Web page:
The number of elderly aged 60 and above who took their own lives is “extremely” worrying as it rose to its highest since 1991, with 154 deaths last year and a 26 per cent increase from 2019, said non-profit suicide prevention centre Samaritans of Singapore (SOS) on Thursday (8 July).
In a statement earlier today, SOS revealed that Singapore’s suicide rate increased from 400 suicide cases in 2019 to 452 reported last year, the highest recorded figure since 2012.
Overall, the suicide rate rose to 8.88 for every 100,000 Singapore residents, up by 0.88 as compared to 2019.
Suicide deaths for youths aged 10 to 29, as well as middle-aged adults between 30 and 59 years old, increased by 7 per cent from 2019, said SOS.
SOS chief executive officer Gasper Tan noted that the COVID-19 pandemic has severely affected the nation’s economy, lifestyle and mental health.
“We are extremely worried about how our elderly are coping during this public health crisis. During the pandemic period, the elderly were more likely to face social isolation and financial worries.
“Difficulty in constantly adapting to changes as well as prolonged feelings of loneliness may be devastating,” he asserted.
Despite the spike in the number of suicide deaths by the elderly last year, SOS noted that it observed a drop in the number of calls made by this group to the 24-hour Hotline.
It received 4,455 calls from the elderly between April last year and March this year, down from 4,816 in the year before.
SOS reported that the issues faced by these callers include difficulty coping with loneliness and inactivity due to isolation, psychological distress and impaired social and family relationships.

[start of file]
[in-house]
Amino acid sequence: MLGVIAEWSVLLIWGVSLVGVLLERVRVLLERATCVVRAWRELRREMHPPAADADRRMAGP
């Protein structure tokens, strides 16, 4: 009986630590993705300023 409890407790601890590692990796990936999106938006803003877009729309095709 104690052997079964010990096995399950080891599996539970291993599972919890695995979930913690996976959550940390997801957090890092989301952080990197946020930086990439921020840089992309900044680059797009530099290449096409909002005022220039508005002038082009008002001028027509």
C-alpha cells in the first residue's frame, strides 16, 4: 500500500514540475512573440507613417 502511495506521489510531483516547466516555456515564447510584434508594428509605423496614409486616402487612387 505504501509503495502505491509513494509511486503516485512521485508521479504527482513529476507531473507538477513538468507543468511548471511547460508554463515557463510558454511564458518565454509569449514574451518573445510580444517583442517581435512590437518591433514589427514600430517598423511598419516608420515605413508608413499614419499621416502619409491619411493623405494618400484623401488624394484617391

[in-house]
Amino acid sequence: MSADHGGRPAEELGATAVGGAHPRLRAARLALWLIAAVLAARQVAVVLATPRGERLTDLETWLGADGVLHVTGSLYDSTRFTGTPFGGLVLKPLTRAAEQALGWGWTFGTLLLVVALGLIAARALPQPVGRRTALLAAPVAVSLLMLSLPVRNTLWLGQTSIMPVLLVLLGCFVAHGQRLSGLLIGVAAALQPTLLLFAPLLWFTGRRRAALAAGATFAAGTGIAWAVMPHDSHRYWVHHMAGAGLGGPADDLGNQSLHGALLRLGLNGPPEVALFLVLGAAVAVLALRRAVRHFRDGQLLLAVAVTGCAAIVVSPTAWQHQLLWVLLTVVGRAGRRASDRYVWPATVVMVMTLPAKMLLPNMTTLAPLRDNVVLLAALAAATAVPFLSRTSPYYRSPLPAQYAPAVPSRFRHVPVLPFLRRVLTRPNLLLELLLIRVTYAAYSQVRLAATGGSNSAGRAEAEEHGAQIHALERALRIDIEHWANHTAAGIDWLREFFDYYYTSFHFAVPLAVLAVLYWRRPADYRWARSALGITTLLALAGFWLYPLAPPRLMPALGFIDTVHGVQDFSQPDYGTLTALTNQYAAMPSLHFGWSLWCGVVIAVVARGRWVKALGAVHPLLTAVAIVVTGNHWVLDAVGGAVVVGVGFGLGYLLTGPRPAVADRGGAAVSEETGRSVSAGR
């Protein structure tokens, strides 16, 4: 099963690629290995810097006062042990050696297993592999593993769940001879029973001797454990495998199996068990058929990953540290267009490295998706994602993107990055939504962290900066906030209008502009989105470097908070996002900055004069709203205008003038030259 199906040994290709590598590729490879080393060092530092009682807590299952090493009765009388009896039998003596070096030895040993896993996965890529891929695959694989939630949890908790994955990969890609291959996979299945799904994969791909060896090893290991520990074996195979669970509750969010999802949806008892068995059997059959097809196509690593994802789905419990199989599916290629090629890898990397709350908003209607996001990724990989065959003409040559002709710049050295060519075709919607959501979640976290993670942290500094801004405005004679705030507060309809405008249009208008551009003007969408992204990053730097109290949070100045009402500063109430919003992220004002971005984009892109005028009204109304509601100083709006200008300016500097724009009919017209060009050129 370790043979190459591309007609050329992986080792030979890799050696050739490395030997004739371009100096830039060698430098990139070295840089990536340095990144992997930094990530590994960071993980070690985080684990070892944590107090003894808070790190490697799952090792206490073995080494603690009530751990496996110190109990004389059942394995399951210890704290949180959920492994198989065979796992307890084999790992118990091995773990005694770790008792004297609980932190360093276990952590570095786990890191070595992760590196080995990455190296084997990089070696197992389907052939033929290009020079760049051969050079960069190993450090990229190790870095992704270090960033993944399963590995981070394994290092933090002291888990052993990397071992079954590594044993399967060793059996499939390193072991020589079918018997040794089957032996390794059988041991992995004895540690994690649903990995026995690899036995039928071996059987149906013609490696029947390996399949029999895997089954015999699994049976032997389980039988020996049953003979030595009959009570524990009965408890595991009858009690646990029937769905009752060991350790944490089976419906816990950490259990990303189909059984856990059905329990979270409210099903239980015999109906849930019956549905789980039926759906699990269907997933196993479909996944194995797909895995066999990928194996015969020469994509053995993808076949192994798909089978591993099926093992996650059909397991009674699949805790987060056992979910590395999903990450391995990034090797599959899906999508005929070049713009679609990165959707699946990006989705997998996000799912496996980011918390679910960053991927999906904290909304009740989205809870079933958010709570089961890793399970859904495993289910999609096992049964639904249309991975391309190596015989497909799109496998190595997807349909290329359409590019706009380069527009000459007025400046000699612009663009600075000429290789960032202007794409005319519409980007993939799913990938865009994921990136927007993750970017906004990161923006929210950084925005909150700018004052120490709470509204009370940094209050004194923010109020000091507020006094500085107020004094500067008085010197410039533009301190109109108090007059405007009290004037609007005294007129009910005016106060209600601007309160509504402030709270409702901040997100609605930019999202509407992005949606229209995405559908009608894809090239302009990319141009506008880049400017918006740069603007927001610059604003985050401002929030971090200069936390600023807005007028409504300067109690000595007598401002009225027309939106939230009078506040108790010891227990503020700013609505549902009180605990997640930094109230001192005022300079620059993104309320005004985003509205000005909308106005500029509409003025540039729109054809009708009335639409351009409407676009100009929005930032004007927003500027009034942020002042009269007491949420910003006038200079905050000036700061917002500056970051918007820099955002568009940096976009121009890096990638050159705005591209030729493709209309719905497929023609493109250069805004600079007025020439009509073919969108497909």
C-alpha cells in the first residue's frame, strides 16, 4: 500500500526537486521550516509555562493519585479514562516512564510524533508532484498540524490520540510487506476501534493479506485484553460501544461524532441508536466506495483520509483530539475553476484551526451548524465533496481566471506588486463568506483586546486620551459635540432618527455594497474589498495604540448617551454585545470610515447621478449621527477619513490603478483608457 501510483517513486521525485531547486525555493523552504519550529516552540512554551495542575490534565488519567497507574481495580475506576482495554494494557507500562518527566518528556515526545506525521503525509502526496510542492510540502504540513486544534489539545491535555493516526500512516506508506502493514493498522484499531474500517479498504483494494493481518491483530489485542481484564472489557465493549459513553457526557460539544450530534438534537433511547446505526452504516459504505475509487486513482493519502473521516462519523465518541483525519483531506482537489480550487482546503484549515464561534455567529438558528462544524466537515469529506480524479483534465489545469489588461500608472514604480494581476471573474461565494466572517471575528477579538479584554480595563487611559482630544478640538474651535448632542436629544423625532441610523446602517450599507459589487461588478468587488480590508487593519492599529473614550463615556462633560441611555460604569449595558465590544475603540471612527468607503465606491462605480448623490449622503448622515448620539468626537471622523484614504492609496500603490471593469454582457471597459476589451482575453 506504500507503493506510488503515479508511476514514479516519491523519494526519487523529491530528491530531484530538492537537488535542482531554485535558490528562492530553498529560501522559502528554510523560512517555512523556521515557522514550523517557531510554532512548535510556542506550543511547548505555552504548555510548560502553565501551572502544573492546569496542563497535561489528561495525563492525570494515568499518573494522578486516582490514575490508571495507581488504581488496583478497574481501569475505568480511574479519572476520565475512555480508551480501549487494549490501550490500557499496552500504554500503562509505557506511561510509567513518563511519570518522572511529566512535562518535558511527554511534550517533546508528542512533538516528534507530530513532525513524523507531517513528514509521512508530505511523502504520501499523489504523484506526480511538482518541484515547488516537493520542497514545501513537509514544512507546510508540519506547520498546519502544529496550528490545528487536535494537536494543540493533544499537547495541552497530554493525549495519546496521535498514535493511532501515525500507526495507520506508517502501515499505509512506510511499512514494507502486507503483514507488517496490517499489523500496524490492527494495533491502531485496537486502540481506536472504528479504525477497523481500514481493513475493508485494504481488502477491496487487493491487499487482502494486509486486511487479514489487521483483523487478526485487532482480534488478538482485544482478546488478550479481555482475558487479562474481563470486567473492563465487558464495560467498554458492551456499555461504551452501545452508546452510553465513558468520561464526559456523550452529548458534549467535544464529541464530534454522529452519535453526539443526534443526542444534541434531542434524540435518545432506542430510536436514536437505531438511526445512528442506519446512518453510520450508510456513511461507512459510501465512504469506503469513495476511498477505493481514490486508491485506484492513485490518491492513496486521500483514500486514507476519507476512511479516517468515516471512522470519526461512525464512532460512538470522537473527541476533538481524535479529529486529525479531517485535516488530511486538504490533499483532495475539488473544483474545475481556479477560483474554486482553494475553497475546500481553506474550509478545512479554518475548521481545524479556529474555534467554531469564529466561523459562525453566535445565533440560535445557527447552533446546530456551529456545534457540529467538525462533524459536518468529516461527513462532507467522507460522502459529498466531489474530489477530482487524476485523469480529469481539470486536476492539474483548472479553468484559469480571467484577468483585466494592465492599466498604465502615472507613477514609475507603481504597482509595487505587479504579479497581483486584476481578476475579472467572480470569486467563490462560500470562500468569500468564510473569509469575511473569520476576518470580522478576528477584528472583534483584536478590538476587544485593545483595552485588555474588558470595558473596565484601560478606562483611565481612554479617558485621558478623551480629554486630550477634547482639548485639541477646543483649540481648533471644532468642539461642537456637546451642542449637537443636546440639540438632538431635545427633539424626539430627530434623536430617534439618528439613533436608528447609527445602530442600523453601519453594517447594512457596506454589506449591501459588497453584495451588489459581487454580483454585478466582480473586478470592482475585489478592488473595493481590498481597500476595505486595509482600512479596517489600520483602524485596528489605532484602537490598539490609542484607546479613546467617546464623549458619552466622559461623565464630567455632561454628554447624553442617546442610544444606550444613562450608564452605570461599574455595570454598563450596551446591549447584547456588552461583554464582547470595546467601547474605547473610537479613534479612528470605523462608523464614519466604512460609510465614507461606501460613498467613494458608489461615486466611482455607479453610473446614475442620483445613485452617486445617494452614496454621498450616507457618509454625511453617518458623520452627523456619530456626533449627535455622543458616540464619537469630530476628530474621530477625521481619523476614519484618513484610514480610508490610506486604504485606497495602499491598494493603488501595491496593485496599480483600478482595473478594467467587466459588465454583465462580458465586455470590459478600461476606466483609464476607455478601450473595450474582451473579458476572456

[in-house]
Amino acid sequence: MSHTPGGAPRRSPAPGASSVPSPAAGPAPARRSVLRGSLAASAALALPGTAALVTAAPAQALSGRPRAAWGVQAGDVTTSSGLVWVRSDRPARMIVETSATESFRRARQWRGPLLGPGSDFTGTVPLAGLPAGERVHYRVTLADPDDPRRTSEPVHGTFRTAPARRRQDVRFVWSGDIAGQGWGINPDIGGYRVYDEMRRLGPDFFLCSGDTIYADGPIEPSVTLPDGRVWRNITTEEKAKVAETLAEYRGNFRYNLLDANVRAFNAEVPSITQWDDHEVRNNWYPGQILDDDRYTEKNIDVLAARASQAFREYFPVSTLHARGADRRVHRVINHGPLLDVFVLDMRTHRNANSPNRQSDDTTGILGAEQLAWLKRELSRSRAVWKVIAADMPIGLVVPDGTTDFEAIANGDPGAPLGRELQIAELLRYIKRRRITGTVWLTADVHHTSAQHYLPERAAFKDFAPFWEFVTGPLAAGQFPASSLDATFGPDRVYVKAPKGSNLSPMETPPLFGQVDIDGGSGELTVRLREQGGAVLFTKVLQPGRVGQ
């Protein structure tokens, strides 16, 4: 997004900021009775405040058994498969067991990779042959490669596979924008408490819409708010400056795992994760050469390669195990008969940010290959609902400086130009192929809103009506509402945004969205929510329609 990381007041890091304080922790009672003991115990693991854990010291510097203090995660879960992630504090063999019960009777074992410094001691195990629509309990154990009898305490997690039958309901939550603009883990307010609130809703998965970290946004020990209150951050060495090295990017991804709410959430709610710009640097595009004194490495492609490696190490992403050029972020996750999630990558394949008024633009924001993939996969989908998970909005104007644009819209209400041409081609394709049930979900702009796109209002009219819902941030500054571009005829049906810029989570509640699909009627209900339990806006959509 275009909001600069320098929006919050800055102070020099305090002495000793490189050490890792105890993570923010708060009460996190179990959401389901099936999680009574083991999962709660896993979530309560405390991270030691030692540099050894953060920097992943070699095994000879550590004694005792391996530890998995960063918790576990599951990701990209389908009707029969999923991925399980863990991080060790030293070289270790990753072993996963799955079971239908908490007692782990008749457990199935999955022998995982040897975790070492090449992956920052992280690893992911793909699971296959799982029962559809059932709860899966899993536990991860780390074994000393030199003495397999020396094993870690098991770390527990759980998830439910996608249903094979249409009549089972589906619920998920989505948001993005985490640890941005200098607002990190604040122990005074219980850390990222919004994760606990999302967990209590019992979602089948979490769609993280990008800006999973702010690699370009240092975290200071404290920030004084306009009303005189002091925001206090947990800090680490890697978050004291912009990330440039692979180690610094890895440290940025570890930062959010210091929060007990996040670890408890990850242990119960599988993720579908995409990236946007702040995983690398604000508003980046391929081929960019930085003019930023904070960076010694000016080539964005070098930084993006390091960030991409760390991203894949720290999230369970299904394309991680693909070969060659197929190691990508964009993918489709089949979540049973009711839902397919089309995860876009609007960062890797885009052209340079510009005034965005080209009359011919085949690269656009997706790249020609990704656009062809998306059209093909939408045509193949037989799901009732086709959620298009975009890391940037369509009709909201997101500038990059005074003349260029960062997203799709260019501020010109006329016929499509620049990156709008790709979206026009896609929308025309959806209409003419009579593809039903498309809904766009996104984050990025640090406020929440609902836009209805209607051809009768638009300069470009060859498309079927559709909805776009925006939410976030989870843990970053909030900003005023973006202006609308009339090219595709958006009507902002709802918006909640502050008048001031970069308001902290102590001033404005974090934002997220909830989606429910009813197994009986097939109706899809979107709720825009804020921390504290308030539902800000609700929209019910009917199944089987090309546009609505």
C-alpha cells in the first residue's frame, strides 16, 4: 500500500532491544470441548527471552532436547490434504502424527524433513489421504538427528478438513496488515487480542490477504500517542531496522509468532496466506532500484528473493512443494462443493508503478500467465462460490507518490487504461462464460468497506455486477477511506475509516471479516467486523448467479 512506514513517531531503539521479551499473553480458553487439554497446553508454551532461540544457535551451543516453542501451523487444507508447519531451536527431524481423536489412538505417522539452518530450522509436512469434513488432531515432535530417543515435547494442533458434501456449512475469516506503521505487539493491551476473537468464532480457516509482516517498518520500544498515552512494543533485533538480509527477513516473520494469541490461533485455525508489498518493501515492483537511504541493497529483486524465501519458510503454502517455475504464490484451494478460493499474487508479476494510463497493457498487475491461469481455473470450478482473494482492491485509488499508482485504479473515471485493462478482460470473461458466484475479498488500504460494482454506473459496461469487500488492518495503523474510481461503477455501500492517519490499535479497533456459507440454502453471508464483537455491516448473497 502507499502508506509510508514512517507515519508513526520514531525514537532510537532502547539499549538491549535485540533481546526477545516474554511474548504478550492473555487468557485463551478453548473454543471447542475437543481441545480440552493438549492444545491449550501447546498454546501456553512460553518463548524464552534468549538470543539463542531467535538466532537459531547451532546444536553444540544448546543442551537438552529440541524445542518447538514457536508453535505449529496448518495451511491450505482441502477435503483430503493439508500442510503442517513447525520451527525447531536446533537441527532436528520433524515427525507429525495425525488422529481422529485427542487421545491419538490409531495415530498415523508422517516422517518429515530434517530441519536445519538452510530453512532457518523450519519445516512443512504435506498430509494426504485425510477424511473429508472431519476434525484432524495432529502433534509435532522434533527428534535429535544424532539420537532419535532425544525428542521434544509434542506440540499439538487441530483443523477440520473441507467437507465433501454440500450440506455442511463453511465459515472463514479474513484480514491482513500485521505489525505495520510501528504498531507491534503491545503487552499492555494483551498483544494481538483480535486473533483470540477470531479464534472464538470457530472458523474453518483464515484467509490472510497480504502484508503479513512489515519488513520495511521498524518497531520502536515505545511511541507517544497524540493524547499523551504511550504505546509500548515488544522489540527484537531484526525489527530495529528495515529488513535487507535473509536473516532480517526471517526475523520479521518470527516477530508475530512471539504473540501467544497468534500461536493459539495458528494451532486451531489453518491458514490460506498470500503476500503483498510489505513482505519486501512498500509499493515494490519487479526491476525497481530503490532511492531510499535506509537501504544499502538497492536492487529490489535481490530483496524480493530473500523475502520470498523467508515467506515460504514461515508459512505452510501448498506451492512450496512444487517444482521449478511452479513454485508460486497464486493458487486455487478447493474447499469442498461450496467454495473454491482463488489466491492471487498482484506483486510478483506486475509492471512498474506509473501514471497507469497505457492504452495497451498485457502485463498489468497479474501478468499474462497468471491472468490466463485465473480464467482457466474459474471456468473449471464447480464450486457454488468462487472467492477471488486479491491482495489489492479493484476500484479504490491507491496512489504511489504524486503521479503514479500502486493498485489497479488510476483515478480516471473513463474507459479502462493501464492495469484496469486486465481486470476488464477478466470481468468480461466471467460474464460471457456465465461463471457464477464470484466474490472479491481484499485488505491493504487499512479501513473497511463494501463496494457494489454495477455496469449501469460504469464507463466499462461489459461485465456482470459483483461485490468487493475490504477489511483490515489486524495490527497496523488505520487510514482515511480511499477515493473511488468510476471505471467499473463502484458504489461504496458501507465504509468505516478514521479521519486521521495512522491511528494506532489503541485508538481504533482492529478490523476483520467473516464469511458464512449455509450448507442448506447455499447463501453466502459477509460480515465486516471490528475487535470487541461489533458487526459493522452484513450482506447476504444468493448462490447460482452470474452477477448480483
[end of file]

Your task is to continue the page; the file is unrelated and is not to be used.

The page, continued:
Commenting on the matter, Adjunct Associate Professor Lee Cheng, Clinical Director, Office of Population Health from Institute of Mental Health highlighted that some of the elderly are living alone and have lack of support to cope with the pandemic.
“For example, while they wish to comply with the call by the government to stay at home as much as possible, they may still have to go out to get their necessities. Those who are used to attending social activities outside on a regular basis will also likely feel socially isolated during this period,” he said.
Associate Professor Helen Ko, who teaches Master and PhD in Gerontology programmes at the Singapore University of Social Sciences, pointed out the importance to find as many ways as possible to connect with the elderly who are lonely and socially isolated.
“Very often, most elderly persons want to hear a human voice and they long to hear the familiar voice of a loved one,” she said. “For those who are not digitally savvy, please be very patient as they may need more time to pick up digital skills.”
Meanwhile, SOS also announced that it will launch the new national four-digit hotline at 1-767 on 26 July, which will make help-seeking easier and more convenient when in need.
The old hotline number, 1800-221-4444, will remain operational even after the four-digit hotline is launched, and both numbers will be toll-free.